A transistor is a semiconductor device used to amplify or switch electronic signals and electrical power. It is composed of semiconductor material usually with at least three terminals for connection to an external circuit. A voltage or current applied to one pair of the transistor's terminals controls the current through another pair of terminals. Because the controlled (output) power can be higher than the controlling (input) power, a transistor can amplify a signal. Today, some transistors are packaged individually, but many more are found embedded in integrated circuits.
Wire wrap was invented to wire telephone crossbar switches, and later adapted to construct electronic circuit boards. Electronic components mounted on an insulating board are interconnected by lengths of insulated wire run between their terminals, with the connections made by wrapping several turns of uninsulated sections of the wire around a component lead or a socket pin.
Magnetic-core memory was the predominant form of random-access computer memory for 20 years between about 1955 and 1975. Such memory is often just called core memory, or, informally, core.
A smaller, less expensive model, the KS10, was introduced in 1978, using TTL and Am2901 bit-slice components and including the PDP-11 Unibus to connect peripherals. The KS was marketed as the DECsystem-2020, DEC's entry in the distributed processing arena, and it was introduced as "the world's lowest cost mainframe computer system."
Am2900 is a family of integrated circuits (ICs) created in 1975 by Advanced Micro Devices (AMD). They were constructed with bipolar devices, in a bit-slice topology, and were designed to be used as modular components each representing a different aspect of a computer control unit (CCU). By using the bit slicing technique, Am2900 family was able to implement a CCU with data, addresses, and instructions to be any multiple of 4 bits by multiplying the number of ICs. One major problem with this modular technique was that it required a larger number of ICs to implement what could be done on a single CPU IC. The Am2901 chip was the arithmetic-logic unit (ALU), and the "core" of the series. It could count using 4 bits and implement binary operations as well as various bit-shifting operations.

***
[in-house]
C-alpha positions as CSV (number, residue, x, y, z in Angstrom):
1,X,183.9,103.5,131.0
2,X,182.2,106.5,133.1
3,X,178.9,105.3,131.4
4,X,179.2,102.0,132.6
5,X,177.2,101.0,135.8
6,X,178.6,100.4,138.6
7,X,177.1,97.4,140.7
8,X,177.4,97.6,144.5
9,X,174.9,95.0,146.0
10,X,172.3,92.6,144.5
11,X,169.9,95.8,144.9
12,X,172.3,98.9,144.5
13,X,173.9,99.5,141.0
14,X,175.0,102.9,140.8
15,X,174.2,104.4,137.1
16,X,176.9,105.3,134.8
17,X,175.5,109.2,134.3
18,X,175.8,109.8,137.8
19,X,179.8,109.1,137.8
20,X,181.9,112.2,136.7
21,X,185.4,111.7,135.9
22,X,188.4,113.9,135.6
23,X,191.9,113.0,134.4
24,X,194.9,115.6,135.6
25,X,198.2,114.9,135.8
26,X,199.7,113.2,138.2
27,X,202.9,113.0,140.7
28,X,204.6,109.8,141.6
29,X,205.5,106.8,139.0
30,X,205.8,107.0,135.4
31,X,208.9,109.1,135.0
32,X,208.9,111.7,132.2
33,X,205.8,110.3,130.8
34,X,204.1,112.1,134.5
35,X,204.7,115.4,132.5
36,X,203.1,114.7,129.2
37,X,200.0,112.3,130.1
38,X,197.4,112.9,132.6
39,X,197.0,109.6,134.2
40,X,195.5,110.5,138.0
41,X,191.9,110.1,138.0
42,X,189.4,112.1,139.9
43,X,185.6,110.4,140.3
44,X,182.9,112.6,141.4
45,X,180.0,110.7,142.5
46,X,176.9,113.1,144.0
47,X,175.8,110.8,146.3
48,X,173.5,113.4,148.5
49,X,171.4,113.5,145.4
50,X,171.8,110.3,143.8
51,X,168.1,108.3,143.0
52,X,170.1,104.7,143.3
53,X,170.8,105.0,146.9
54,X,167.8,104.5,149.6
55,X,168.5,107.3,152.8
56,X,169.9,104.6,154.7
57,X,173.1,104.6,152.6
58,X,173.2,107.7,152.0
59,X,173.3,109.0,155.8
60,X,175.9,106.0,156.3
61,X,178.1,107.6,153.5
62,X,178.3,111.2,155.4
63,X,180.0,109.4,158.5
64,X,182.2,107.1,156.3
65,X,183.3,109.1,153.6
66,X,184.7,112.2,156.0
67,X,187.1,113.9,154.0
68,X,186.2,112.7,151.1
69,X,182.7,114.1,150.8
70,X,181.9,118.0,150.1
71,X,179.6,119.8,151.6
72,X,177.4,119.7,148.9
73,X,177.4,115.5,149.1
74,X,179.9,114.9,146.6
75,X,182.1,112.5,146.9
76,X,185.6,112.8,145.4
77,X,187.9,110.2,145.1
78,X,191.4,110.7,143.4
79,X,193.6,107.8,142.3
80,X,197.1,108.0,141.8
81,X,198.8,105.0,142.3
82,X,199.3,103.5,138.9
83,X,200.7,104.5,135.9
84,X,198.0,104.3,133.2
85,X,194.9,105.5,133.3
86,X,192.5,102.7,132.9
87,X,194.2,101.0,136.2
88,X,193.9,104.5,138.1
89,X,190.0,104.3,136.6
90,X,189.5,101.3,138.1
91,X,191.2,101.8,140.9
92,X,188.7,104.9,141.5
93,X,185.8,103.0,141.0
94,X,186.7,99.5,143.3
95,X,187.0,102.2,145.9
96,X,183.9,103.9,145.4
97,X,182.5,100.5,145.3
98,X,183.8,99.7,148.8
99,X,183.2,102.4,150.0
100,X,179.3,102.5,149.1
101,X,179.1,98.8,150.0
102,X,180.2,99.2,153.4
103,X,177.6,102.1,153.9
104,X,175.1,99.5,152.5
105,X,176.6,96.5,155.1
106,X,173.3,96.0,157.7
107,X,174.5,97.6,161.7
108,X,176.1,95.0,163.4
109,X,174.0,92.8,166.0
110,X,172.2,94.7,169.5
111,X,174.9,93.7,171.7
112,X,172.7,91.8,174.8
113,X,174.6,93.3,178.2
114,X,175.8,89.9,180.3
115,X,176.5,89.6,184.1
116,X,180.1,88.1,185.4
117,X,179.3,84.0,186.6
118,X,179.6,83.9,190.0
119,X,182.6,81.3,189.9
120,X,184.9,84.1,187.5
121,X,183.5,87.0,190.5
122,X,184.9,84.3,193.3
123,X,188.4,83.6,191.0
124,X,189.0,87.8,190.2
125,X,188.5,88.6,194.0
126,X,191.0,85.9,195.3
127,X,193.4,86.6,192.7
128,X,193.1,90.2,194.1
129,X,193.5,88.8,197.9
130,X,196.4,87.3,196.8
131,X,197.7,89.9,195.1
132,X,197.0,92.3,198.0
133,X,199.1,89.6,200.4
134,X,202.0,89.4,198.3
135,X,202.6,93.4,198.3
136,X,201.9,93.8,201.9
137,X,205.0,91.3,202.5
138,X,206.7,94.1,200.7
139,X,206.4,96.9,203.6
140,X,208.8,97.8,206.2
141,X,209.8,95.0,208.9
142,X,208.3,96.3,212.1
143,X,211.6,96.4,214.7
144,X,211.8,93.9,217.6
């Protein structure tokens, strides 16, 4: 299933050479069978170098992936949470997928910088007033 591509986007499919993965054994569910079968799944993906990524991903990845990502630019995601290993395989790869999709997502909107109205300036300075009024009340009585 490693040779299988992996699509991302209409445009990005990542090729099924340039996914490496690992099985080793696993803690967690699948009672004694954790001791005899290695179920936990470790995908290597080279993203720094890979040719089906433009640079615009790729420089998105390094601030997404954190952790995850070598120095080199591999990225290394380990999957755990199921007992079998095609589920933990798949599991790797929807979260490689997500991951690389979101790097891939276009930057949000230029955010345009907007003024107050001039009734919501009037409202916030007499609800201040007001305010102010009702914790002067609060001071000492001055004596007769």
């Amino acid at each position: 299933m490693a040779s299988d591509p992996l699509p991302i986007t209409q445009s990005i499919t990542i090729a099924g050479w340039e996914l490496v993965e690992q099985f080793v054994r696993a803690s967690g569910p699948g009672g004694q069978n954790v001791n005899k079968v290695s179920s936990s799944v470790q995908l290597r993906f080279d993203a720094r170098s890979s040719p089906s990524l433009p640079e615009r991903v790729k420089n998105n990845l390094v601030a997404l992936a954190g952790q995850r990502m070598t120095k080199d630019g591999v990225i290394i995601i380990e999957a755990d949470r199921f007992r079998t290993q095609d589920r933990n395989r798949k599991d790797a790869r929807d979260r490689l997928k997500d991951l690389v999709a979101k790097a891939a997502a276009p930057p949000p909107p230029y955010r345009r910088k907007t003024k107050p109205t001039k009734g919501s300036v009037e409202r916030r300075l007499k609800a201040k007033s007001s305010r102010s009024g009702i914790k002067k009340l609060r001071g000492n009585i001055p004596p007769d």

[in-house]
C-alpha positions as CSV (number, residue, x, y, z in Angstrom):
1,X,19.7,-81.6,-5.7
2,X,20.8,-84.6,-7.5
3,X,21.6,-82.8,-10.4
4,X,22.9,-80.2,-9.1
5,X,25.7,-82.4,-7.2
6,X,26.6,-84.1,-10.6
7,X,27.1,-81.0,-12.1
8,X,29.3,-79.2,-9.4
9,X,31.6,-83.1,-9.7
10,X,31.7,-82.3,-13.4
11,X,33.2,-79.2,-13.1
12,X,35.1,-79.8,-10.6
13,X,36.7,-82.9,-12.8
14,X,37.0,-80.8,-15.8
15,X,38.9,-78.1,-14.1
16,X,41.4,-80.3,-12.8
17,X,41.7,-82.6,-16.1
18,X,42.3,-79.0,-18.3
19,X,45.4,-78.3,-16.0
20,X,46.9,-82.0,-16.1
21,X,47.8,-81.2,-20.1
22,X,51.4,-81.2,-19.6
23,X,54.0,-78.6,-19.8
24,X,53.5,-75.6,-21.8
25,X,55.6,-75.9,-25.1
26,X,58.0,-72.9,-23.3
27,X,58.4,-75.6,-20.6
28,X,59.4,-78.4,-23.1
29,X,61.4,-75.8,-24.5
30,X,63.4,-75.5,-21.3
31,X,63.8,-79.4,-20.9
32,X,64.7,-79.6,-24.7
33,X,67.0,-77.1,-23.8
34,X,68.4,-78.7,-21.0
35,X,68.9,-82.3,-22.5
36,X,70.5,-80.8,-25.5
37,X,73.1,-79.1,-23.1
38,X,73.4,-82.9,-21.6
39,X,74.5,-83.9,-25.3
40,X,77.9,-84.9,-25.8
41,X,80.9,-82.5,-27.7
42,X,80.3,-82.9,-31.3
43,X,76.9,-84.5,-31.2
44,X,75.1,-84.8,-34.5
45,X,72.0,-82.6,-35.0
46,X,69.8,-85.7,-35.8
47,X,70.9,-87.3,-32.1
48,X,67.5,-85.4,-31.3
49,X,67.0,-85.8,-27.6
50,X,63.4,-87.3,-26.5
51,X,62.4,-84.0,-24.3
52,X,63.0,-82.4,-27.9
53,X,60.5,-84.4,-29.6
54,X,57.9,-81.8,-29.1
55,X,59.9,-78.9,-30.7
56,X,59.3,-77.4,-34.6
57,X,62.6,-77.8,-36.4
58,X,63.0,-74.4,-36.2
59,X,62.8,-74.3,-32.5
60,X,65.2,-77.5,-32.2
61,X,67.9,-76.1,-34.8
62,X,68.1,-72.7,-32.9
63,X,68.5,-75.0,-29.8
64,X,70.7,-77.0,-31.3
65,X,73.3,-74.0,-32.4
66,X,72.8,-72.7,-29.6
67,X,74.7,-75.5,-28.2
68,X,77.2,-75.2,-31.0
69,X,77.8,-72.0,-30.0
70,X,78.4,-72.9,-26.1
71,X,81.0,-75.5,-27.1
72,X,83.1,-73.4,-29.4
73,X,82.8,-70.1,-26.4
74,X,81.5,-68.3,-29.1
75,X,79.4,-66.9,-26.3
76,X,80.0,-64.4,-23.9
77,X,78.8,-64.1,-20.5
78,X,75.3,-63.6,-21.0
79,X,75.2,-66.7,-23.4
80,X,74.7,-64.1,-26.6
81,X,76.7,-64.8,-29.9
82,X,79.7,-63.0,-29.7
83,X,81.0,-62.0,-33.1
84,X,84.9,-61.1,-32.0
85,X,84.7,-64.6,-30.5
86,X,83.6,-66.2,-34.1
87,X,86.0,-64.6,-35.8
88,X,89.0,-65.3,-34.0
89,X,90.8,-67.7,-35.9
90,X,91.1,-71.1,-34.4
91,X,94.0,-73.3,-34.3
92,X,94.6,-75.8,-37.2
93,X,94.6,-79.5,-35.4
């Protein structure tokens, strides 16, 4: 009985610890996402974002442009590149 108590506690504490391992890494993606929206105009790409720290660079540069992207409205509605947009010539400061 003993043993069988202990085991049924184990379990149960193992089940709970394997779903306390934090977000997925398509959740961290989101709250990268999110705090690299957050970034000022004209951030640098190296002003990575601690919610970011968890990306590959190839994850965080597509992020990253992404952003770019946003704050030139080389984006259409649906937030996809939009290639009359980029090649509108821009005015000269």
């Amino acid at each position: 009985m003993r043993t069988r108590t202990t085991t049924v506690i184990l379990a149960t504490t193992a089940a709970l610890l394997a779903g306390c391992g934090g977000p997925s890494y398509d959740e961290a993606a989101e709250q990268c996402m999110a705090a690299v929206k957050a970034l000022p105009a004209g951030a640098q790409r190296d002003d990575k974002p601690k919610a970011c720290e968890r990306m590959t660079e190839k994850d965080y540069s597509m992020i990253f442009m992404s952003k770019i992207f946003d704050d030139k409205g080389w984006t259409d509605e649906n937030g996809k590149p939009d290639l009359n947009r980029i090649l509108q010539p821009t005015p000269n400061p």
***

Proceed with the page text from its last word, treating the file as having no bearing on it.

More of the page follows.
The PDP-11 is a series of 16-bit minicomputers sold by Digital Equipment Corporation (DEC) from 1970 into the 1990s, one of a succession of products in the PDP series. In total, around 600,000 PDP-11s of all models were sold, making it one of DEC's most successful product lines. The PDP-11 is considered by some experts to be the most popular minicomputer ever.
The Unibus was the earliest of several computer bus and backplane designs used with PDP-11 and early VAX systems manufactured by the Digital Equipment Corporation (DEC) of Maynard, Massachusetts. The Unibus was developed around 1969 by Gordon Bell and student Harold McFarland while at Carnegie Mellon University.
The KA10 has a maximum main memory capacity (both virtual and physical) of 256 kilowords (equivalent to 1152 kilobytes). As supplied by DEC, it did not include paging hardware; memory management consisted of two sets of protection and relocation registers, called base and bounds registers. This allows each half of a user's address space to be limited to a set section of main memory, designated by the base physical address and size. This allows the model of separate read-only shareable code segment (normally the high segment) and read-write data/stack segment (normally the low segment) used by TOPS-10 and later adopted by Unix. Some KA10 machines, first at MIT, and later at Bolt, Beranek and Newman (BBN), were modified to add virtual memoryand support for demand paging, and more physical memory.
KA10 weighed about 1,920 pounds (870 kg).
The 10/50 was the top-of-the-line Uni-processor KA machineat the time when the PA1050 software package was introduced. Two other KA10 models were the uniprocessor 10/40, and the dual-processor 10/55.
The KI10 and later processors offer paged memory management, and also support a larger physical address space of 4 megawords. KI10 models include 1060, 1070 and 1077, the latter incorporating two CPUs.
The original KL10 PDP-10 (also marketed as DECsystem-10) models (1080, 1088, etc.) use the original PDP-10 memory bus, with external memory modules. Module in this context meant a cabinet, dimensions roughly (WxHxD) 30 x 75 x 30 in. with a capacity of 32 to 256 kWords of magnetic core memory (the picture on the right hand side of the introduction shows six of these cabinets). The processors used in the DECSYSTEM-20 (2040, 2050, 2060, 2065), commonly but incorrectly called "KL20", use internal memory, mounted in the same cabinet as the CPU. The 10xx models also have different packaging; they come in the original tall PDP-10 cabinets, rather than the short ones used later on for the DECSYSTEM-20. The differences between the 10xx and 20xx models are more cosmetic than real; some 10xx systems have "20-style" internal memory and I/O, and some 20xx systems have "10-style" external memory and an I/O bus. In particular, all ARPAnet TOPS-20 systems had an I/O bus because the AN20 IMP interface was an I/O bus device. Both could run either TOPS-10 or TOPS-20 microcode and thus the corresponding operating system.